Paul's Internet Landfill/ 2018/ Installing StudioTax 2017 on Wine

Installing StudioTax 2017 on Wine

As predicted in last year's rant, I have less income this year than last. However, I managed to get StudioTax working under Wine for another year. I am not thrilled that I am alienated from the tax system, but at least my tax info is not on the cloud, and I do not have to use Windows to get my taxes filed.

Here is what I did. I installed StudioTax 2017 on Xubuntu 16.04.

I could not get the program working stably with the version of Wine that is in the Ubuntu repositories. Per instructions, I had to uninstall the wine packages that I tried before.

I needed to install the latest stable version from the WineHQ repositories, as described here on

wget -nc
sudo apt-key add Release.key
sudo apt-add-repository

I enabled i386 architectures, as suggested in the document:

sudo dpkg --add-architecture i386

I then installed the wine-stable package from the repos using aptitude (apt works too):

apt install wine-stable

Then I followed instructions from a mix of instructions on the WineHQ wiki (some of which I wrote): Wine 2014 and Wine 2015.

First I set the version of Windows to win7:

WINEARCH=win32 winetricks settings win7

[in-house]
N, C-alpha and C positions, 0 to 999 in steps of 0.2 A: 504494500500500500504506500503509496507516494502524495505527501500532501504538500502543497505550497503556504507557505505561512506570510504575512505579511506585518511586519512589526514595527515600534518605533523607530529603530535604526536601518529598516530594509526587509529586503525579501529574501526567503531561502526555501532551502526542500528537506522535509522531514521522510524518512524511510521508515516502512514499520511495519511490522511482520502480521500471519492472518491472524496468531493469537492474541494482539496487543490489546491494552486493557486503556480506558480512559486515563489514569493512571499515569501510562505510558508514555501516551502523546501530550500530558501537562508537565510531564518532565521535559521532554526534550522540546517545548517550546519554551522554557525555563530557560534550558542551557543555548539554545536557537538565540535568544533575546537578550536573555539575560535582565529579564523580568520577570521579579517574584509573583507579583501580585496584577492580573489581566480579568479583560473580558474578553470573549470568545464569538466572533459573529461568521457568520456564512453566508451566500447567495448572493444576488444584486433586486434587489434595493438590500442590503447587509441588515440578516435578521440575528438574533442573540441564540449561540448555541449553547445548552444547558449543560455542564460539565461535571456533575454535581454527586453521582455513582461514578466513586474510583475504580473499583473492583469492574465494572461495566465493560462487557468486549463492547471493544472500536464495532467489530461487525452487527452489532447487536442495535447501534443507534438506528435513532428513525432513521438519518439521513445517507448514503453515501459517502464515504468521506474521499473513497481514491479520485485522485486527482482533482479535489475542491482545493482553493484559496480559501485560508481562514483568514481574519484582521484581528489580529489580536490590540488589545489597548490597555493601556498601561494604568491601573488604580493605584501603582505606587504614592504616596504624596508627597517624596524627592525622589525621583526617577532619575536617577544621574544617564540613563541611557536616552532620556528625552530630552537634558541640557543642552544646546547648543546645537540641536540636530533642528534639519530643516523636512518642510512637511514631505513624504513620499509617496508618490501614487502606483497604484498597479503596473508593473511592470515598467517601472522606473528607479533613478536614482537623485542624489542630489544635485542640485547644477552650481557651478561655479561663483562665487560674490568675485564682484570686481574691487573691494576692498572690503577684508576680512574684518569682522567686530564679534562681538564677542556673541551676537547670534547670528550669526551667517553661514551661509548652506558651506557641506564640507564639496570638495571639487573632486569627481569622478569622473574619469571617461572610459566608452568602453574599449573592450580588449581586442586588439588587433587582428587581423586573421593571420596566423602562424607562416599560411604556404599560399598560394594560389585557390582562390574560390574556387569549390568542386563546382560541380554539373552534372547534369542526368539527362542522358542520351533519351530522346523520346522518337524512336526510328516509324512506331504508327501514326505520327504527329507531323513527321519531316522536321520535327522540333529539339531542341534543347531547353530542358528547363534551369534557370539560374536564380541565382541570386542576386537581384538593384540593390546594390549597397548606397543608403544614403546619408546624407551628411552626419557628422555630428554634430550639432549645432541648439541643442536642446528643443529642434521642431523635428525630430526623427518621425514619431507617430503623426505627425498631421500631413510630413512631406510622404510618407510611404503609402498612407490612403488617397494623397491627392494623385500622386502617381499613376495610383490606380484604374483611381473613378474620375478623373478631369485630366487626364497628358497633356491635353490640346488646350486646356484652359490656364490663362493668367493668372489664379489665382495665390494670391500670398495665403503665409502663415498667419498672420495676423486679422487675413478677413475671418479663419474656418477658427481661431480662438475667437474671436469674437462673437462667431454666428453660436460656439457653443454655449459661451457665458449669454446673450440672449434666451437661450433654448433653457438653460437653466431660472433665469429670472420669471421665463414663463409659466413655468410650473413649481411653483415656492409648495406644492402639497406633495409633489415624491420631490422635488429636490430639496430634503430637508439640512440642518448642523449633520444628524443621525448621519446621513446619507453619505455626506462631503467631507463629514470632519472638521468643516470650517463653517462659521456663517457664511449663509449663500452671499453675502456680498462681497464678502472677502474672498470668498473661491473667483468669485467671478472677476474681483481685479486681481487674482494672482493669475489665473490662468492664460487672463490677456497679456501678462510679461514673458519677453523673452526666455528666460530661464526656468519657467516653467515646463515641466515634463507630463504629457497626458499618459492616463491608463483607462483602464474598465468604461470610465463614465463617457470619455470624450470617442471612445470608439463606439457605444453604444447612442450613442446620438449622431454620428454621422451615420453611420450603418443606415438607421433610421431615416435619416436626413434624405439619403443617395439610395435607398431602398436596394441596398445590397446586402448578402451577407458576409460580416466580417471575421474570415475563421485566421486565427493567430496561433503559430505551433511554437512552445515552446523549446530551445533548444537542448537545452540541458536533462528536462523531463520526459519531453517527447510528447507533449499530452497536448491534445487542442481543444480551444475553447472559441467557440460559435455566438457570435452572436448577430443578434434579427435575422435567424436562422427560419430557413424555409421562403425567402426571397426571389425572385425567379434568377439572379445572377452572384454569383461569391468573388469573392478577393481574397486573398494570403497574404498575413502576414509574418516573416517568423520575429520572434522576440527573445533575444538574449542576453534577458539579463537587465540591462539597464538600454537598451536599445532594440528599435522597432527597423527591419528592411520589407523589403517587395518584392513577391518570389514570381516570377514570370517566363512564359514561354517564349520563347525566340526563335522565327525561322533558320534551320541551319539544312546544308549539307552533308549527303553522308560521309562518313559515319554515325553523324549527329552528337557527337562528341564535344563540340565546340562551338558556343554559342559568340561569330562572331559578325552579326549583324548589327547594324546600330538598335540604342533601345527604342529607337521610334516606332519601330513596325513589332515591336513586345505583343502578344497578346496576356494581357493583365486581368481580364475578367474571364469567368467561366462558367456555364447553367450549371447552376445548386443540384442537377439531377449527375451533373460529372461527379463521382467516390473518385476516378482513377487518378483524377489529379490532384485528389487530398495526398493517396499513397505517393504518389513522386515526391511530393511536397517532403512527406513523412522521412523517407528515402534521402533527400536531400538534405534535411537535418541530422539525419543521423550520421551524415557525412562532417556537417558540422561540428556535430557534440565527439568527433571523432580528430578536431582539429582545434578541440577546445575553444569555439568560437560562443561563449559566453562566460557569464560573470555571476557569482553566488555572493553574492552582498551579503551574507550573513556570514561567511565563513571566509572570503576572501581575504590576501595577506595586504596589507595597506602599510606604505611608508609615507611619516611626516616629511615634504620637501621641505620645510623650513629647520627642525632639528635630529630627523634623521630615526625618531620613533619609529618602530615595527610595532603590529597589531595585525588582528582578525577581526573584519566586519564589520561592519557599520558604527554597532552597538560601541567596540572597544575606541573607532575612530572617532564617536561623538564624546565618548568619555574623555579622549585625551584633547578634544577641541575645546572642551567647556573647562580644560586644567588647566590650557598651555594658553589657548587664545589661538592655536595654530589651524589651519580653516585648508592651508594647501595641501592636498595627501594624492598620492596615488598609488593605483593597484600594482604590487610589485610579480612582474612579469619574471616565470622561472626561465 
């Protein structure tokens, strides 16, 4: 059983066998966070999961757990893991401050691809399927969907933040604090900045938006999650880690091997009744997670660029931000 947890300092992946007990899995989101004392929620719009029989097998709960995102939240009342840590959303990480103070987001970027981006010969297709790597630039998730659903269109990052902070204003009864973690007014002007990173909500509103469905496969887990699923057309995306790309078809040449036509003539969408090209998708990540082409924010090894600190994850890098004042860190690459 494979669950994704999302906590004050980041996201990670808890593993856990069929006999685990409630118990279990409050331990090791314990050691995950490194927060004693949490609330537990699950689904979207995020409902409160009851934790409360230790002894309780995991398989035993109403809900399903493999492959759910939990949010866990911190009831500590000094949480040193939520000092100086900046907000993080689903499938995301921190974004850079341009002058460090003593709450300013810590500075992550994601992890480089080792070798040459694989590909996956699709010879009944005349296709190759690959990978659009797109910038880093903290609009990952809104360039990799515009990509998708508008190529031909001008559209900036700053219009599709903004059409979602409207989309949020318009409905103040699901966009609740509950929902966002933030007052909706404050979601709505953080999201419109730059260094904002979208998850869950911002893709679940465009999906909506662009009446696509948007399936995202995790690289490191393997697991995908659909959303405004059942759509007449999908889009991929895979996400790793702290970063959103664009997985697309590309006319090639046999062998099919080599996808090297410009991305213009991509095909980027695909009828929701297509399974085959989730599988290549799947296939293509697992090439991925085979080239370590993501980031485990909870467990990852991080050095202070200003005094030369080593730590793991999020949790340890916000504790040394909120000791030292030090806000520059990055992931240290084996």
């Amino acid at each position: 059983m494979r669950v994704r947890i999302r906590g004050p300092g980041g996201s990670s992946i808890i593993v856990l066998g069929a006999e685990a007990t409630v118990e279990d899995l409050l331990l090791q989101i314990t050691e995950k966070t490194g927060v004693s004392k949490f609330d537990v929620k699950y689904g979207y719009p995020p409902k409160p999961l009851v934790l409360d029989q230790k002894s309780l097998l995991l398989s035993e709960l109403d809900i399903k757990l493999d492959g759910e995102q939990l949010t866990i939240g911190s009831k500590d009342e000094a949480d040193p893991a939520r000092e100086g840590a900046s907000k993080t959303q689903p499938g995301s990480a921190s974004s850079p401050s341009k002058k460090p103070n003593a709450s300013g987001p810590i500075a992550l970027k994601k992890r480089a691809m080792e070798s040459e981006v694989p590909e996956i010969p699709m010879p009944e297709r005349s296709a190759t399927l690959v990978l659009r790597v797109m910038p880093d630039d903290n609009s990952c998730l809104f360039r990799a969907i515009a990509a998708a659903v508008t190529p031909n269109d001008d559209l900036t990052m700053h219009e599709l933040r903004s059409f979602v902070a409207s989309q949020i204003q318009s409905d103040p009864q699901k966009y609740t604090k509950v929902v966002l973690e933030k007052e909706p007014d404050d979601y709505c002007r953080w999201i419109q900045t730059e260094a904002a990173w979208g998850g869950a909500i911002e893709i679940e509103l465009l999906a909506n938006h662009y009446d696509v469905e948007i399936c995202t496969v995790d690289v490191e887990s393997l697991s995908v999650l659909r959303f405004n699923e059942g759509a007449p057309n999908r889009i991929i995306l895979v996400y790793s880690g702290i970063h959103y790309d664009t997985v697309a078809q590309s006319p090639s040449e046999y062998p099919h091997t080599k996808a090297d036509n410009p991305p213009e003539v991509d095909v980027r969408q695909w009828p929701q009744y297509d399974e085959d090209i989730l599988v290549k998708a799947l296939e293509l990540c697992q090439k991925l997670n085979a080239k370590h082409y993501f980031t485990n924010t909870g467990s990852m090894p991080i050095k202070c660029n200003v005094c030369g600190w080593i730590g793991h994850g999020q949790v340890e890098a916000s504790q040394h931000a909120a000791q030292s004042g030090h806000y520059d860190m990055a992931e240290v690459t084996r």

This prompted me to install Mono and Gecko, which I allowed.

Then I installed dotNet 4.5 and MSIE6 (which irritatingly downloaded Service Pack 3, and set the version of Windows BACK to WinXP):

WINEARCH=win32 winetricks dlls dotnet45 ie6

so I had to reset the Windows version:

WINEARCH=win32 winetricks settings win7

Finally, I got the Windows installer for StudioTax from the StudioTax website linked above. I then had to extract the MSI files:

chmod u+x StudioTax2017Install.exe
./StudioTax2017Install.exe /extract

Finally I installed StudioTax:

msiexec /i StudioTax.msi

This created an icon on the desktop. Running this icon worked.

If I tried to use the old version of Wine from the repositories, the program would install but would crash frequently. Also, the mouse pointer would be invisible when it was in the StudioTax window, which was a dealbreaker for me.

I was able to file my (simple!) taxes fairly straightforwardly. StudioTax is not the most straightforward program to use in the world, but it is easy enough to use when you just need to input numbers on slips. It gave me some warnings when I entered information, which was nice.

StudioTax is closed source, and running it requires closed-source libraries like .NET and MSIE. So this is not an ideologically-pure solution. But I like the fact that StudioTax makes their product available for free, and I want them to keep making tax software that I can use, so I pay them some money every year. It is not free software, but it seems to be fairly close ideologically.